Women Shaping Jewish Life in Germany
Jewish women are at the forefront of many positive social change initiatives in Germany today, helping to broaden spaces for Jewish expression. One such initiative is SchumZoom, an online egalitarian chavurah founded by Annette Boeckler during the pandemic. “It’s no accident that women are very present here,” said Boeckler in a German radio interview. “Jewish women tend to seek an active Jewish life, and at SchumZoom they have the opportunity to help plan and shape all our activities.”
At Limmud Germany’s June 2023 festival in Hanover, women led many of the sessions on contemporary topics such as sexuality and sanctity, Ashkenazi herbalism, and Jewish superheroes in pop culture. The festival had a lively atmosphere that you don’t always find at Jewish events in Germany, which tend to revolve around the Holocaust, remembrance culture and antisemitism.
At the Imagined Futures workshop that we facilitated, Limmudniks eagerly shared their views on how to expand Jewish spaces and change the dominant discourse about Jewish life in Germany. Many expressed their frustration with the prevalent representation of Germany’s Jews as victims in constant danger from extremist threats, while others lamented the fact that “there is often more attention paid to dead Jews than living ones.” Some also felt the Jewish community’s hyper-focus on antisemitism is counterproductive, because it keeps the public from learning more about positive aspects of Jewish life.
Germany now has one of the most diverse Jewish populations worldwide. Thousands of young Israelis have moved to Berlin, others are now adult children of the wave of parents who came from the former Soviet Union in the 1990s, some have moved from the US or Canada, and a minority have been in Germany for generations.
Despite the rich diversity of Germany’s Jewish population, some of the community’s female activists struggle to implement their projects and initiatives. Some work with support from the Central Council of Jews in Germany, the official representative of Germany’s Jews, but others find the conservative tendencies of the Central Council and its regional affiliates too restrictive a home for their ideas.
Some progressive Jewish women we interviewed in Berlin and at the Limmud gathering expressed their frustration with trying to get support for Jewish artistic endeavors that fall outside of a conservative or traditional Jewish orientation. Rachel Libeskind, the Creative Director at LABA Berlin, an incubator for Jewish art, criticized the fact that “Jewish projects here must be caught in a web of organized religion to succeed,” something that in her experience is not true in the United States.
Rabbi Elisa Klapheck, leader of Frankfurt am Main’s Egalitarian Minyan, places herself firmly within German Jewry’s existing institutional structures. Klapheck sees herself as part of the first generation to rebuild Jewish life after the Shoah and counsels patience to those seeking greater expansion of Jewish spaces in Germany. One of the founders of the Jewish women’s initiative Bet Debora, Klapheck has been actively promoting the revival of Jewish life and the role of women in Germany’s Jewish communities since the 1990s.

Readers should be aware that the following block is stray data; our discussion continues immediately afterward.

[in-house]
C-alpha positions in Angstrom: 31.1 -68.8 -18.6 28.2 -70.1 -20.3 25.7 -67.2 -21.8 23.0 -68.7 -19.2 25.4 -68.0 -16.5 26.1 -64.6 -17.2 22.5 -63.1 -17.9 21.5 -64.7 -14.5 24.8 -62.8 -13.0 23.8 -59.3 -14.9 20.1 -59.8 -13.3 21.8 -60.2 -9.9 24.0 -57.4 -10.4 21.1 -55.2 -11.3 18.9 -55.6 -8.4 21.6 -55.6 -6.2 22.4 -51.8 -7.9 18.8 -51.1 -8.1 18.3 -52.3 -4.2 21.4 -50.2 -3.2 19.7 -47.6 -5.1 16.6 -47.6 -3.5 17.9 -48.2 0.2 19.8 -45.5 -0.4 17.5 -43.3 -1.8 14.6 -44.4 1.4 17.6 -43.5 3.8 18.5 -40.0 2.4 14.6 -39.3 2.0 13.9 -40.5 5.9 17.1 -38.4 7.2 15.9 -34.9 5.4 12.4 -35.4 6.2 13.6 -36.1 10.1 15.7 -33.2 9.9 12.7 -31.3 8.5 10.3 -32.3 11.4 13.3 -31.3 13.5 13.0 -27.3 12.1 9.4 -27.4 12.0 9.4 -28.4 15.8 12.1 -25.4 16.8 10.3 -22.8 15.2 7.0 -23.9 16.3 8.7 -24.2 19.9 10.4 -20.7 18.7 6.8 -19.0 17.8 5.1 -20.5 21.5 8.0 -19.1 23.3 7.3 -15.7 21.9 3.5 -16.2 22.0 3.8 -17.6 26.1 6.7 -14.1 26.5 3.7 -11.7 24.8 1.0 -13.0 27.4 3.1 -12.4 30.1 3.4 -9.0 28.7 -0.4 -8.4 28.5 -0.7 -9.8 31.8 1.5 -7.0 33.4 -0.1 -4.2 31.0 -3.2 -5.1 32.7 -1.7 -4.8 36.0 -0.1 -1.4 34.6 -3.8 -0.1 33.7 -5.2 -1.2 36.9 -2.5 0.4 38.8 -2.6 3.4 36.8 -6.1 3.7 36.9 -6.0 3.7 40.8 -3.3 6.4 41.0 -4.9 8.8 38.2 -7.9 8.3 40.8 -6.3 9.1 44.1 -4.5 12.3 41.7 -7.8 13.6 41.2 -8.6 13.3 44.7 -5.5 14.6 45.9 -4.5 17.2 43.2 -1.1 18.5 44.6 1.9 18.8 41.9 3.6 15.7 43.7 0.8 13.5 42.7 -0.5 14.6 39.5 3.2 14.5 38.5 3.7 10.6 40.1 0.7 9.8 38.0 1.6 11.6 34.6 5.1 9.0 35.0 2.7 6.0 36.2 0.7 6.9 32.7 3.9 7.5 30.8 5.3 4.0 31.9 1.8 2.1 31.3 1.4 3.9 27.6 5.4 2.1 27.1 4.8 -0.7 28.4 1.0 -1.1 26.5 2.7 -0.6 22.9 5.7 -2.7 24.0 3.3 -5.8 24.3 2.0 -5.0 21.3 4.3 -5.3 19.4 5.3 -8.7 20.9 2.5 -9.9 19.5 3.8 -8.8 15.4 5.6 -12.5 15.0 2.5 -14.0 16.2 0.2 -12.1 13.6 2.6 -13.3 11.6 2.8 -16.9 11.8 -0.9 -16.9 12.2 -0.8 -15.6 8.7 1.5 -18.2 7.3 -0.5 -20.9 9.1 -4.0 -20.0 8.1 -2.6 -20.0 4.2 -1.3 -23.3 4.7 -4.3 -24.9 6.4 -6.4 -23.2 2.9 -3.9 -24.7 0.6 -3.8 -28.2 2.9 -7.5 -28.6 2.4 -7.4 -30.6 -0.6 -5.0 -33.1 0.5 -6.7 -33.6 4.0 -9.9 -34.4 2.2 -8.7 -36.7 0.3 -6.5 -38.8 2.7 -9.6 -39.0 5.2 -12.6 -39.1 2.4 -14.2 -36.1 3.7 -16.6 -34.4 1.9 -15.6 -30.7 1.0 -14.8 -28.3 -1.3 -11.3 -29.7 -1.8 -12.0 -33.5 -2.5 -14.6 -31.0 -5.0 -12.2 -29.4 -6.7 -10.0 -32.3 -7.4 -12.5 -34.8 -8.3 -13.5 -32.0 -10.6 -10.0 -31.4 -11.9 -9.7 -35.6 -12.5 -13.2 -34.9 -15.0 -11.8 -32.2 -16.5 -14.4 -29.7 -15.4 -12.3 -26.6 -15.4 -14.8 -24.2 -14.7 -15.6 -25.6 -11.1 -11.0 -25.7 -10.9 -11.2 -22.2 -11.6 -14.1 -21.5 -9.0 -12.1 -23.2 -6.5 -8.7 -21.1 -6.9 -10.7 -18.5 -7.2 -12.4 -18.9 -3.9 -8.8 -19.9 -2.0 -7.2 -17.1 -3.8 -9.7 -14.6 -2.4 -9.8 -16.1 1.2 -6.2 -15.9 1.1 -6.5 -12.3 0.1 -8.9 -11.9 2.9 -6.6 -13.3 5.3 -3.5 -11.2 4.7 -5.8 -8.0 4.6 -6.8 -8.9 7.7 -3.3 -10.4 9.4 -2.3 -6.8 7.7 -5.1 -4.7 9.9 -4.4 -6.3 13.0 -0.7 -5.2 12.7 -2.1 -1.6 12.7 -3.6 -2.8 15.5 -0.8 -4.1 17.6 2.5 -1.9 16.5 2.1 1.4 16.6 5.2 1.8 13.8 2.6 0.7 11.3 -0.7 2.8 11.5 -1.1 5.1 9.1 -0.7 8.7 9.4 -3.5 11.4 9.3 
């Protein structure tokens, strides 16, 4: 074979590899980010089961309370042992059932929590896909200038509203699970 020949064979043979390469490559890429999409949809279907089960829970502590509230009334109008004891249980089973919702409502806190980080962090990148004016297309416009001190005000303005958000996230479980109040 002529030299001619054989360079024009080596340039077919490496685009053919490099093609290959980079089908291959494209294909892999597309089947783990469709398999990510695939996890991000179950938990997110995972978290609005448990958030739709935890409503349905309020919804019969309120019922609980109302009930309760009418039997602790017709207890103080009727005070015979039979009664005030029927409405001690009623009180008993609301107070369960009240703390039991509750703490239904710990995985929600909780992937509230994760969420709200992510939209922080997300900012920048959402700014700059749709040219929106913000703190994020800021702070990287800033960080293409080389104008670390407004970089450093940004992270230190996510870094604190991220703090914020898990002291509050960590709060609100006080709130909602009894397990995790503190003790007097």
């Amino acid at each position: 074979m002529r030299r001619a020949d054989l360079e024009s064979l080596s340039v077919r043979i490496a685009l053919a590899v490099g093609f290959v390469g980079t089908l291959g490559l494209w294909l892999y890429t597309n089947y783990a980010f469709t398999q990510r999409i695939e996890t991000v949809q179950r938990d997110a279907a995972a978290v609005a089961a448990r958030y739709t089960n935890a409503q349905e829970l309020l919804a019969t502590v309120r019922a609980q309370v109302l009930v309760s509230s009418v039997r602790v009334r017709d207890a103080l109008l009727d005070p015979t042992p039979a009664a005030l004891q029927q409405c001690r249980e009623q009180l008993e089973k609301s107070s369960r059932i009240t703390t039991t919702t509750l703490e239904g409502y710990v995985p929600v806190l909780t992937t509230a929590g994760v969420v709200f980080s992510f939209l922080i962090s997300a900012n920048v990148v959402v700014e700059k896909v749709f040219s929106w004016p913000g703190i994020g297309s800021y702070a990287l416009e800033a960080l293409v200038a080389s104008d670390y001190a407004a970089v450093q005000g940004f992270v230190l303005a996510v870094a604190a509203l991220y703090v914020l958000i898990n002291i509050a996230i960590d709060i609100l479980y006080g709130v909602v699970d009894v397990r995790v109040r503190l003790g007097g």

The M.S. Goldberg Jewish Theater Ship is another focal point for the revival and expansion of Jewish culture in Germany. With a wide range of traditional and modern performances that appeal to Jews and non-Jews of all ages, the theater ship is presenting a new face of Judaism to a broad public along the waterways of Berlin and beyond. Judith Kessler, publicist and performer for the theater ship, explains that the ship’s program presents such diverse facets of Jewish culture that it serves to break down stereotypes about Jews. This fits with Kessler’s desire “not to be categorized, but seen as a normal person.”
Jalda Rebling, a prominent cantor and founder of congregation Ohel Hachidusch, argues for embedding Jewish life in Germany into a more contemporary discussion about other minority groups. “The pervasive culture of remembrance can stifle positive change,” she says. These events, Rebling asserts, give people an emotional moment of commemoration but produce no meaning beyond. Instead, “we should look at what people’s needs are today.” As the daughter of a Holocaust survivor, she feels she can speak with authority about Germany’s horrendous past. Rebling advocates for building grassroots Jewish communities that sustain themselves, as she has done with Ohel Hachidusch.
Changing the narrative about Germany’s Jews also includes programs for the very young. That’s what’s happening at the Bubales Puppet Theater. Founded by Shlomit Tripp, the theater stages performances simultaneously in German, Turkish, Arabic, and sometimes Hebrew and Ukrainian. Tripp, born to Turkish Jewish parents, describes herself as “radically intercultural” and therefore eminently suited to building bridges. Her successful shows engage children as young as six with fun, positive aspects of Jewish life. Muslim mothers wearing hijabs sit side by side with Jewish parents and parents of children from a wide range of backgrounds. Young children sit in rapt attention for shows that last over an hour.
This is just a taste of the many initiatives that are expanding spaces for Jewish self-expression in Germany today. The small but vibrant Jewish community, with many women at the forefront, is shifting perceptions from the past towards the future and broadening the discourse to reflect a wider range of Jewish interests.